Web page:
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Nuclear Power for the Future: New IAEA Publication Highlights Status of SMR Development


A new IAEA publication on small modular reactors (SMRs), among the most promising emerging technologies in nuclear power, can help countries identify reactor designs to suit their needs as they look for reliable and affordable energy sources to slash greenhouse gas emissions and drive sustainable development.

The 2020 edition of the biennial IAEA booklet Advances in Small Modular Reactor Technology Developments, published last month, provides the latest data and information on SMRs around the world, including detailed descriptions of 72 reactors under development or construction in 18 countries. Expanding on the previous edition, the booklet for the first time contains annexes on waste management and disposal as well as a section on microreactors, which are very small SMRs intended for niche applications.

“SMRs’ unique attributes in terms of efficiency, flexibility and economics may position them to play a key role in the clean energy transition,” said Stefano Monti, Head of the IAEA’s Nuclear Power Technology Development Section and moderator of a recent webinar marking the release of the publication. “Countries can use the updated booklet as an additional tool for identifying possible technological solutions to the challenges they face on energy, climate change and sustainable development.”

Unlike large power reactors, SMRs typically clock in at up to 300 MW(e) and are built largely from prefabricated components assembled on site. They are designed for less upfront capital and have wider financing schemes. Their modular nature also allows for scaling up capacity by adding units according to demand. SMRs may also be well suited to operate flexibly in tandem with variable renewable energy sources such as wind and solar and for non-electric applications such as seawater desalination, district heating and hydrogen production.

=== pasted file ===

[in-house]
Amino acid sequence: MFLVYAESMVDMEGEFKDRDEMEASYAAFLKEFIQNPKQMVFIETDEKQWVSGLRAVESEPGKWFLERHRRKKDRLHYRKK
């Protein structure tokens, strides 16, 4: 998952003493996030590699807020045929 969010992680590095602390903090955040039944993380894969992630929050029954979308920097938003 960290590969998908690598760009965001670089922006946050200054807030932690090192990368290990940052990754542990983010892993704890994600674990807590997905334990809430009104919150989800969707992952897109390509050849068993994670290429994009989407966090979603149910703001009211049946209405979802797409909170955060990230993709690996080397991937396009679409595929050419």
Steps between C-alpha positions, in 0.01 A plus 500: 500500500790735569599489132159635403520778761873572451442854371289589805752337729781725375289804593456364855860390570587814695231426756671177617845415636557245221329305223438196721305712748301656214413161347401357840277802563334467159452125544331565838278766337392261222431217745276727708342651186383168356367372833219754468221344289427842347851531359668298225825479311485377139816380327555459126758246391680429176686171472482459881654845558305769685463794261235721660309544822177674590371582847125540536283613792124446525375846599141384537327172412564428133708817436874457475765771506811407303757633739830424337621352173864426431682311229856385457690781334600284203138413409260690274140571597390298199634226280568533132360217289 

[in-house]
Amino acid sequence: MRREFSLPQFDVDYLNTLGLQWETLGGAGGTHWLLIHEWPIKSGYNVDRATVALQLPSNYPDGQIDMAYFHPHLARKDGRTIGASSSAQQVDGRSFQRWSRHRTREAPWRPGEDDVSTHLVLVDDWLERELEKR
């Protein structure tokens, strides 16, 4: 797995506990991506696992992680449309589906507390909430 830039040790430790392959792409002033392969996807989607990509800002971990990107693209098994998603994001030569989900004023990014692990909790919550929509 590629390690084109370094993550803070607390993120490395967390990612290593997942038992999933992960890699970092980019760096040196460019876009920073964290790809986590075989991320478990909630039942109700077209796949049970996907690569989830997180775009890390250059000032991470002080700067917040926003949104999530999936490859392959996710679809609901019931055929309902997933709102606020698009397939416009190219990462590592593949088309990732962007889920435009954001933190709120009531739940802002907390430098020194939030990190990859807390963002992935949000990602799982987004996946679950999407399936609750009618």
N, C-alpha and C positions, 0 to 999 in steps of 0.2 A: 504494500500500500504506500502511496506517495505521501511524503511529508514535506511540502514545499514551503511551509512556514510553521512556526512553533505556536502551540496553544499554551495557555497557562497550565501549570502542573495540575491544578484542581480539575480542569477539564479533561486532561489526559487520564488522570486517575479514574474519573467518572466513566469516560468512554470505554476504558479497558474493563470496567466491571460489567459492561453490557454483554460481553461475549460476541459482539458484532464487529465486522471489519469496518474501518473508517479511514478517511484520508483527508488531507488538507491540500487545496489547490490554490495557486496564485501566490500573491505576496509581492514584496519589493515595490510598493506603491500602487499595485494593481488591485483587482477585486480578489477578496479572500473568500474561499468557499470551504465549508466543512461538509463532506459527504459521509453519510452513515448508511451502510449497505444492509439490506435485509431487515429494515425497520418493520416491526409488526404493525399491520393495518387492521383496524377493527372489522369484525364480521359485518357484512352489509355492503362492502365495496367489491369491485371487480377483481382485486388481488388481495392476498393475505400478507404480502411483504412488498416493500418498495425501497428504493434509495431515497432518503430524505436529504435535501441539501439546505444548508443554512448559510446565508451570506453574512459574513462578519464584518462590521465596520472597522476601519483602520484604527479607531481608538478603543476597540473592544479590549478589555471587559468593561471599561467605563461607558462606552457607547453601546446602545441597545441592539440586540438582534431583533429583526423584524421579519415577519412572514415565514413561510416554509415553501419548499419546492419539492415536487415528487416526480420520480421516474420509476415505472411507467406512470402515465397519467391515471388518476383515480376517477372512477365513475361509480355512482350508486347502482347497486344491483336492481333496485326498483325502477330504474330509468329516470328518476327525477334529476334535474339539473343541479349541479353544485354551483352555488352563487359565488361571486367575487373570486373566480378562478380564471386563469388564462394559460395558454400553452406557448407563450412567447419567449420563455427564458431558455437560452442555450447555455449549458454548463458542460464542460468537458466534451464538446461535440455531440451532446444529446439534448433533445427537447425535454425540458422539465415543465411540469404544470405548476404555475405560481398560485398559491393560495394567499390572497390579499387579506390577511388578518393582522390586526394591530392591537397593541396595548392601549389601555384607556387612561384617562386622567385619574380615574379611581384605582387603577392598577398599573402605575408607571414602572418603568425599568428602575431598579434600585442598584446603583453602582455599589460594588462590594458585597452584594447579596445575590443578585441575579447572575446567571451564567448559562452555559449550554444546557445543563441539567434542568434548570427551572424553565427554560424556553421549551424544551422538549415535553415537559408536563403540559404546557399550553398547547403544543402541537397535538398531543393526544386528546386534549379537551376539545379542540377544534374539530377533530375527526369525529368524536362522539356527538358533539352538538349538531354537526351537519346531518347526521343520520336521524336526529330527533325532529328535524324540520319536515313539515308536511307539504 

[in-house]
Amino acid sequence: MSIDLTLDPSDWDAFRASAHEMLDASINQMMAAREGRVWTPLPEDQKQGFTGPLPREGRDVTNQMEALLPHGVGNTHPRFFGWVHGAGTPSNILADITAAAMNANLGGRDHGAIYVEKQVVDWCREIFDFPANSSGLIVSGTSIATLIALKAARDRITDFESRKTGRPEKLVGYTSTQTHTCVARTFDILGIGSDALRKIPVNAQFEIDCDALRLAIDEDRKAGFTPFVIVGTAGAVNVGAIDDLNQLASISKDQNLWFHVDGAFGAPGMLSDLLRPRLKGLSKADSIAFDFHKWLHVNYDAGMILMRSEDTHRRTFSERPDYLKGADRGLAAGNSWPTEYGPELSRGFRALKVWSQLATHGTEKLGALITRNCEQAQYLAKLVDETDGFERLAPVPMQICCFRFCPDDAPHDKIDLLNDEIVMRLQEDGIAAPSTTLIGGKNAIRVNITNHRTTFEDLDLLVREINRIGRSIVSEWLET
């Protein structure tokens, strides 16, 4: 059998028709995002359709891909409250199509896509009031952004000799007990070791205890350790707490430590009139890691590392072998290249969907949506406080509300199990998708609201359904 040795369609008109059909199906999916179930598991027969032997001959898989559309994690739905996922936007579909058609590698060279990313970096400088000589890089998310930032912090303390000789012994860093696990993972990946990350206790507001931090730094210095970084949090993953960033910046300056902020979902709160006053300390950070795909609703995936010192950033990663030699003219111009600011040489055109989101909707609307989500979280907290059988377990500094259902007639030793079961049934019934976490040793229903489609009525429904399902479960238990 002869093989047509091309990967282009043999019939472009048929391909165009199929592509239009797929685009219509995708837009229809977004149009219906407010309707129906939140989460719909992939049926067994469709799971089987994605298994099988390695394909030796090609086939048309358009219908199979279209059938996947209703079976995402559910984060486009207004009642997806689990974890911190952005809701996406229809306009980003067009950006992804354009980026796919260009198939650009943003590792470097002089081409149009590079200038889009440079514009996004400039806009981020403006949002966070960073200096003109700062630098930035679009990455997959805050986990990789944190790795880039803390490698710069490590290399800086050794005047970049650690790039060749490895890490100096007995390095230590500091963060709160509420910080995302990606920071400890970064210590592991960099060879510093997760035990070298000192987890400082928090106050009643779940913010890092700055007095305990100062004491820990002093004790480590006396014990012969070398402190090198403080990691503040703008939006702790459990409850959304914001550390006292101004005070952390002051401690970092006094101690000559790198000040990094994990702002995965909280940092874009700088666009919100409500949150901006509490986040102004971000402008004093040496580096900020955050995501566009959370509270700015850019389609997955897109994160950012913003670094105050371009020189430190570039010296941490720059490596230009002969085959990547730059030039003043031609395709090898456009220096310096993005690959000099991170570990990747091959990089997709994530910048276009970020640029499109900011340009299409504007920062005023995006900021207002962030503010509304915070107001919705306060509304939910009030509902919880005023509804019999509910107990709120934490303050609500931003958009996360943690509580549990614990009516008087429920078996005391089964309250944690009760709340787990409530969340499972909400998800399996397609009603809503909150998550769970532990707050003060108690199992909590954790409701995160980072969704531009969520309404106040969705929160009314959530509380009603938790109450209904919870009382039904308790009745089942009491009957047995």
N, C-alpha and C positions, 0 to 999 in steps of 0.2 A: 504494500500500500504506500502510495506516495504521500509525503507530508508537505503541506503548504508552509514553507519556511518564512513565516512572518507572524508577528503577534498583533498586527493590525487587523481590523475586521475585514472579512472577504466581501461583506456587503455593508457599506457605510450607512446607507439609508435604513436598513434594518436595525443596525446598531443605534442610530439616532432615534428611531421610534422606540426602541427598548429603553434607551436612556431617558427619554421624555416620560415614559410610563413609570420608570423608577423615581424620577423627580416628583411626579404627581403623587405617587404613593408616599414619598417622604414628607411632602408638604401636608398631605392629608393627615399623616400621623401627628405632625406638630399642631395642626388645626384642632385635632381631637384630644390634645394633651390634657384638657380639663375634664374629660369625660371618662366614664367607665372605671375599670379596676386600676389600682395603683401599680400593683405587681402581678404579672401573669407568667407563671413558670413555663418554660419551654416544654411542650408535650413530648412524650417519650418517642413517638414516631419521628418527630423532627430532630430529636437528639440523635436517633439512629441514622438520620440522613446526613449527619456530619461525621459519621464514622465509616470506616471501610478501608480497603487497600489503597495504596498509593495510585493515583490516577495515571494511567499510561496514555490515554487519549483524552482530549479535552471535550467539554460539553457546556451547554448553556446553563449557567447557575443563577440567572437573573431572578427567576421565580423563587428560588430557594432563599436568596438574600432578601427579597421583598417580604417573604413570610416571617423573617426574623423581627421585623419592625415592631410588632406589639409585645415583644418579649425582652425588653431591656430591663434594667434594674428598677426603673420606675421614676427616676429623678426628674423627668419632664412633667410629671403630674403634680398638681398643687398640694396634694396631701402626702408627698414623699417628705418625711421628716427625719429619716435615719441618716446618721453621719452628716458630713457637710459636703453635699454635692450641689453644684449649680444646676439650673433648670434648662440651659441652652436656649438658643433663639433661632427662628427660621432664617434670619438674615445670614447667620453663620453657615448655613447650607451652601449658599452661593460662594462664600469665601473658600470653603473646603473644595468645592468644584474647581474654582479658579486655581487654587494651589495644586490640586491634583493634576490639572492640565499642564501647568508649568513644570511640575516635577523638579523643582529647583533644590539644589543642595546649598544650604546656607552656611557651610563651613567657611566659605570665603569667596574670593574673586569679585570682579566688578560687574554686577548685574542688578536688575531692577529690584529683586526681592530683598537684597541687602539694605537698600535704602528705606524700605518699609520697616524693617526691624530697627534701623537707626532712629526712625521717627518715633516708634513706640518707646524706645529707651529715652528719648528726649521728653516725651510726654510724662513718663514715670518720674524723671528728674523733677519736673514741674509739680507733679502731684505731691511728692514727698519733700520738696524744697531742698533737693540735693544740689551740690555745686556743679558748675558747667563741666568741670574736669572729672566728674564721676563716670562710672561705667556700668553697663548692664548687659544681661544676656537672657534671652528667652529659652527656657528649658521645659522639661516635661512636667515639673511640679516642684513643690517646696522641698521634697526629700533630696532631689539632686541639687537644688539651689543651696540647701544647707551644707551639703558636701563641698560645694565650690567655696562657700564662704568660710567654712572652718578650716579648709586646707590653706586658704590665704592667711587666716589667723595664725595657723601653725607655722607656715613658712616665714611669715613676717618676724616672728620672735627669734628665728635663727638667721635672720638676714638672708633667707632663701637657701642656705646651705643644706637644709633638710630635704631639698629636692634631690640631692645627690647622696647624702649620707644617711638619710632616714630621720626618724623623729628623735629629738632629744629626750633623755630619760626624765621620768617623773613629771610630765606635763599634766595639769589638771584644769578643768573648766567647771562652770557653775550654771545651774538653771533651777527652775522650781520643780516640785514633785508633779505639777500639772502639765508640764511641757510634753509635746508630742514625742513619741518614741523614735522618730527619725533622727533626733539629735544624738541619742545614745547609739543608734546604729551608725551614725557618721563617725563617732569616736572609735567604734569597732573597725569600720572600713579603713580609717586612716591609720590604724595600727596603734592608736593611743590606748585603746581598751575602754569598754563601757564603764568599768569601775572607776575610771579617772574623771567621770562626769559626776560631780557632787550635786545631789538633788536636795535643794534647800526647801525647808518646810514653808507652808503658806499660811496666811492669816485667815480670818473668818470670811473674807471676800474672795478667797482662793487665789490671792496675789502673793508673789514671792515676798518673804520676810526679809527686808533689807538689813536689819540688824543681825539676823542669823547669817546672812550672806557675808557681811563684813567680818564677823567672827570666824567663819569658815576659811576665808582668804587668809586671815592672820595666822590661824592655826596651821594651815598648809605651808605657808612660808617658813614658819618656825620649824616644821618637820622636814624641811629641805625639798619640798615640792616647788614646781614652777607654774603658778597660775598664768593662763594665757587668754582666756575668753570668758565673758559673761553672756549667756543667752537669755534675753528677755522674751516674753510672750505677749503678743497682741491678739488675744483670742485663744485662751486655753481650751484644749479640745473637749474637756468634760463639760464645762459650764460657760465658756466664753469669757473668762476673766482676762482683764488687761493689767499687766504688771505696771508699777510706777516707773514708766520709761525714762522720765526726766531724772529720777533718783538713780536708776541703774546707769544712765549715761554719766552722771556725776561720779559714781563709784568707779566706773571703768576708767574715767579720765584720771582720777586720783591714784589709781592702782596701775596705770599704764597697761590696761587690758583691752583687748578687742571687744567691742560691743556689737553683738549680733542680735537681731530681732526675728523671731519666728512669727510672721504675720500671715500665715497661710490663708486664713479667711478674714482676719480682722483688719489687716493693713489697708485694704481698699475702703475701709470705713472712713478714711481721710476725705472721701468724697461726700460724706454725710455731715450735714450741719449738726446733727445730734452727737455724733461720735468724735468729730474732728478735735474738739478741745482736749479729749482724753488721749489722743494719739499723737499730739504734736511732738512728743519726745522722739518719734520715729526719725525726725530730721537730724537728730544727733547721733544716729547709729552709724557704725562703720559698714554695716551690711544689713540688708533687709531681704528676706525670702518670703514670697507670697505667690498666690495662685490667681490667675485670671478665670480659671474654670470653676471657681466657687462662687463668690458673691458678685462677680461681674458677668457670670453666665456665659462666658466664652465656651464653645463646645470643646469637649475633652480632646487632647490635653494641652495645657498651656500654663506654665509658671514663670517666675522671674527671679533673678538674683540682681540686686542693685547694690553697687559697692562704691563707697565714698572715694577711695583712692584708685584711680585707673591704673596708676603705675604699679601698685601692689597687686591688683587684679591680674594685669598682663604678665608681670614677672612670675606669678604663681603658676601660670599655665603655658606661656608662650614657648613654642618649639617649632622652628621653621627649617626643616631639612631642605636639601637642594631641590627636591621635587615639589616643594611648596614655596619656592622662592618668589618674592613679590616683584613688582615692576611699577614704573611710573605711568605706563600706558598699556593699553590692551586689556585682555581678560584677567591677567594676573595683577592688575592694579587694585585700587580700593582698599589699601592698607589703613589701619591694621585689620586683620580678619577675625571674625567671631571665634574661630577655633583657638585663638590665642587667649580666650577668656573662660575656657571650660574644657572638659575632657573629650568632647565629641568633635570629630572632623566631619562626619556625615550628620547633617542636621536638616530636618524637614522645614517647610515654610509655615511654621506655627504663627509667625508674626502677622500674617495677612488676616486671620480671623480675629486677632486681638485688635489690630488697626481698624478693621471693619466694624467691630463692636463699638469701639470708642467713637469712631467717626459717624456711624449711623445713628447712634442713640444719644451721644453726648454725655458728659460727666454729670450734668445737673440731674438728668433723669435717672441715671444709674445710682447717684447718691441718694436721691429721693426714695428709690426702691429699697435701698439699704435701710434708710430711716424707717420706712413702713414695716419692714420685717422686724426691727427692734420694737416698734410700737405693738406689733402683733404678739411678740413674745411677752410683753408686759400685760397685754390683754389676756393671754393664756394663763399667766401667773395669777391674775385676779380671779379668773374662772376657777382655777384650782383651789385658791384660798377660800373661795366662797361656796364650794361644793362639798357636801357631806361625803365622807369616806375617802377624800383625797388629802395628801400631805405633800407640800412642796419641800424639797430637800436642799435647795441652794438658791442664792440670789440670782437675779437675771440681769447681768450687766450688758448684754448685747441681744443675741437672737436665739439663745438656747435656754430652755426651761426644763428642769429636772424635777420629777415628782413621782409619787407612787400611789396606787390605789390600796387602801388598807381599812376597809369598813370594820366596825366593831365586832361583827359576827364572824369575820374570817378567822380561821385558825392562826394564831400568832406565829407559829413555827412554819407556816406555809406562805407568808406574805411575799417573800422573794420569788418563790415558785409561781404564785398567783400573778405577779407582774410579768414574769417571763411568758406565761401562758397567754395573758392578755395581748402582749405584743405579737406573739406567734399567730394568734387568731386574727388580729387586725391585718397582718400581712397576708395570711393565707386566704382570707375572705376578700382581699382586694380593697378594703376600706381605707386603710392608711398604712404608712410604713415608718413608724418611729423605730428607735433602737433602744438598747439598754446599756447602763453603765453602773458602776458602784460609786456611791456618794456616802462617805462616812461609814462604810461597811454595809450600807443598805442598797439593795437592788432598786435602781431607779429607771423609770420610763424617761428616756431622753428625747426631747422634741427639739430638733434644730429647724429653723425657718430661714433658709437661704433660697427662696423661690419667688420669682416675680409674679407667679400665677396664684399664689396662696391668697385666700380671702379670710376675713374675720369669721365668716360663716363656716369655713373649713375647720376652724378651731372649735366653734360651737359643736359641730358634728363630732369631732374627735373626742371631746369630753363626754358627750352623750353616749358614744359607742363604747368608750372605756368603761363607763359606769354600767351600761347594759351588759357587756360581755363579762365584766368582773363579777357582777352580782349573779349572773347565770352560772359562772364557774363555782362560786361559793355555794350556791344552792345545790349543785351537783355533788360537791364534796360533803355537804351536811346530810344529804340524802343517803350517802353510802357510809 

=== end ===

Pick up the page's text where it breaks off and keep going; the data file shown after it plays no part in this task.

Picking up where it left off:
While wider deployment of SMRs is expected to begin over the next decade, two reactor units of KLT-40S design are already in operation in Russia aboard the Akademik Lomonosov, a floating nuclear power plant (NPP). Two other SMR frontrunners in Argentina and China are due to begin operation within the next three years. Argentina, China and Russia presented their progress on SMR technology in the webinar.

The Akademik Lomonosov became the world’s first SMR power plant to enter commercial operation when it was connected to the grid in Russia’s remote Chukotka region in December 2019. It’s also the world’s northernmost NPP, providing both heat and electricity to the sparsely populated area and facilitating the shutdown of the coal-fired Chaunsk power plant.

Russia is also developing a land based SMR project planned for commissioning in 2027, according to Elena Pashina, Marketing Director for Rusatom Overseas. “SMR NPPs can provide electricity to remote areas and areas with grid restrictions at a favourable price as compared with alternatives and also satisfy growing energy needs,” she added.

Argentina is developing the CAREM SMR, with construction of the prototype nearing completion. The 25MW(e) CAREM utilizes natural circulation for cooling and includes passive safety features such as an automatic residual heat removal system. The CAREM, the first nuclear reactor designed entirely by Argentina, is intended for small electric grids and may also support seawater desalination.

“The CAREM25 prototype is the first step in the development of a competitive SMR, and it will facilitate licensing activities for the commercial modules and local supplier development,” said Dario Delmastro, Engineering Manager of the CAREM Project at the National Nuclear Energy Agency of Argentina. “CAREM will allow for nuclear power deployments in remote areas and small grids, providing a stable supply of electricity while reducing carbon emissions.”

China’s HTR-PM, a prototype high-temperature gas cooled SMR located in Shidao Bay, is slated to begin operation next year. The reactor is cooled by helium and capable of reaching temperatures as high as 750 degrees Celsius, making it suitable for non-electric applications such as district heating and hydrogen production. The HTR-PM is also designed with inherent safety features that reduce the risk of radioactive releases.

The Advances in SMR Technology Developments booklet series was first published in 2014. The publication serves as a supplement to the IAEA’s Advanced Reactors Information System (ARIS), an online database with comprehensive information on the latest developments in advanced reactors.

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